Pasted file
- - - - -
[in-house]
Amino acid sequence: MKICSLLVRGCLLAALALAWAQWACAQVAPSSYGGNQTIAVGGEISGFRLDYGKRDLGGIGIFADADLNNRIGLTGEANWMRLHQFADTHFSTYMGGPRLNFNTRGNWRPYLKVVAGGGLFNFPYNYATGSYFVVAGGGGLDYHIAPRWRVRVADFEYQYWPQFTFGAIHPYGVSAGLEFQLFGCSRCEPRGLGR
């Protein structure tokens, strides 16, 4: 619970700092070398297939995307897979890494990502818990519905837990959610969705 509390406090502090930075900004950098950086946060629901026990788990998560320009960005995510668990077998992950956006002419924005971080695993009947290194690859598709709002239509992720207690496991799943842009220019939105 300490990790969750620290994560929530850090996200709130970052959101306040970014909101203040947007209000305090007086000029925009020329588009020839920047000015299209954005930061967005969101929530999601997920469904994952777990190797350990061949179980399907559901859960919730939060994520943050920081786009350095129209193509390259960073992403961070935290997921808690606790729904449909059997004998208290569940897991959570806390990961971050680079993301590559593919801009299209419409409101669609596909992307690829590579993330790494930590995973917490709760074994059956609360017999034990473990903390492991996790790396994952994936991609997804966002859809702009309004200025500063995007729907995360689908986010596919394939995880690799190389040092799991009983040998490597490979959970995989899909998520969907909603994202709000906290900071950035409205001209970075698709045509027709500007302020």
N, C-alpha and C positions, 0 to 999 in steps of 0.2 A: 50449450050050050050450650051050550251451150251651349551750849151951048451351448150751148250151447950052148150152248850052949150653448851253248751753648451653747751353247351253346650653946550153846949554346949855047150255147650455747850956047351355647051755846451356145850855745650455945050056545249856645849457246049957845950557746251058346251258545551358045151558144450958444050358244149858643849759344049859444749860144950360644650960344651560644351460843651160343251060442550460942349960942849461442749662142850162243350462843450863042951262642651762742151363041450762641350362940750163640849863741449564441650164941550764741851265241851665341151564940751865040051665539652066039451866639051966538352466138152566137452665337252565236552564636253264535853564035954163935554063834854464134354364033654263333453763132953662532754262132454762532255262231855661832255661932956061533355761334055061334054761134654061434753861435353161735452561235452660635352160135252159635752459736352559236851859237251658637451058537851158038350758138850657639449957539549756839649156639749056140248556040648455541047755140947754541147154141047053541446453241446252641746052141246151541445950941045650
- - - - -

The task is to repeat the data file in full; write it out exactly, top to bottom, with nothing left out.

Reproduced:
[in-house]
Amino acid sequence: MKICSLLVRGCLLAALALAWAQWACAQVAPSSYGGNQTIAVGGEISGFRLDYGKRDLGGIGIFADADLNNRIGLTGEANWMRLHQFADTHFSTYMGGPRLNFNTRGNWRPYLKVVAGGGLFNFPYNYATGSYFVVAGGGGLDYHIAPRWRVRVADFEYQYWPQFTFGAIHPYGVSAGLEFQLFGCSRCEPRGLGR
């Protein structure tokens, strides 16, 4: 619970700092070398297939995307897979890494990502818990519905837990959610969705 509390406090502090930075900004950098950086946060629901026990788990998560320009960005995510668990077998992950956006002419924005971080695993009947290194690859598709709002239509992720207690496991799943842009220019939105 300490990790969750620290994560929530850090996200709130970052959101306040970014909101203040947007209000305090007086000029925009020329588009020839920047000015299209954005930061967005969101929530999601997920469904994952777990190797350990061949179980399907559901859960919730939060994520943050920081786009350095129209193509390259960073992403961070935290997921808690606790729904449909059997004998208290569940897991959570806390990961971050680079993301590559593919801009299209419409409101669609596909992307690829590579993330790494930590995973917490709760074994059956609360017999034990473990903390492991996790790396994952994936991609997804966002859809702009309004200025500063995007729907995360689908986010596919394939995880690799190389040092799991009983040998490597490979959970995989899909998520969907909603994202709000906290900071950035409205001209970075698709045509027709500007302020």
N, C-alpha and C positions, 0 to 999 in steps of 0.2 A: 50449450050050050050450650051050550251451150251651349551750849151951048451351448150751148250151447950052148150152248850052949150653448851253248751753648451653747751353247351253346650653946550153846949554346949855047150255147650455747850956047351355647051755846451356145850855745650455945050056545249856645849457246049957845950557746251058346251258545551358045151558144450958444050358244149858643849759344049859444749860144950360644650960344651560644351460843651160343251060442550460942349960942849461442749662142850162243350462843450863042951262642651762742151363041450762641350362940750163640849863741449564441650164941550764741851265241851665341151564940751865040051665539652066039451866639051966538352466138152566137452665337252565236552564636253264535853564035954163935554063834854464134354364033654263333453763132953662532754262132454762532255262231855661832255661932956061533355761334055061334054761134654061434753861435353161735452561235452660635352160135252159635752459736352559236851859237251658637451058537851158038350758138850657639449957539549756839649156639749056140248556040648455541047755140947754541147154141047053541446453241446252641746052141246151541445950941045650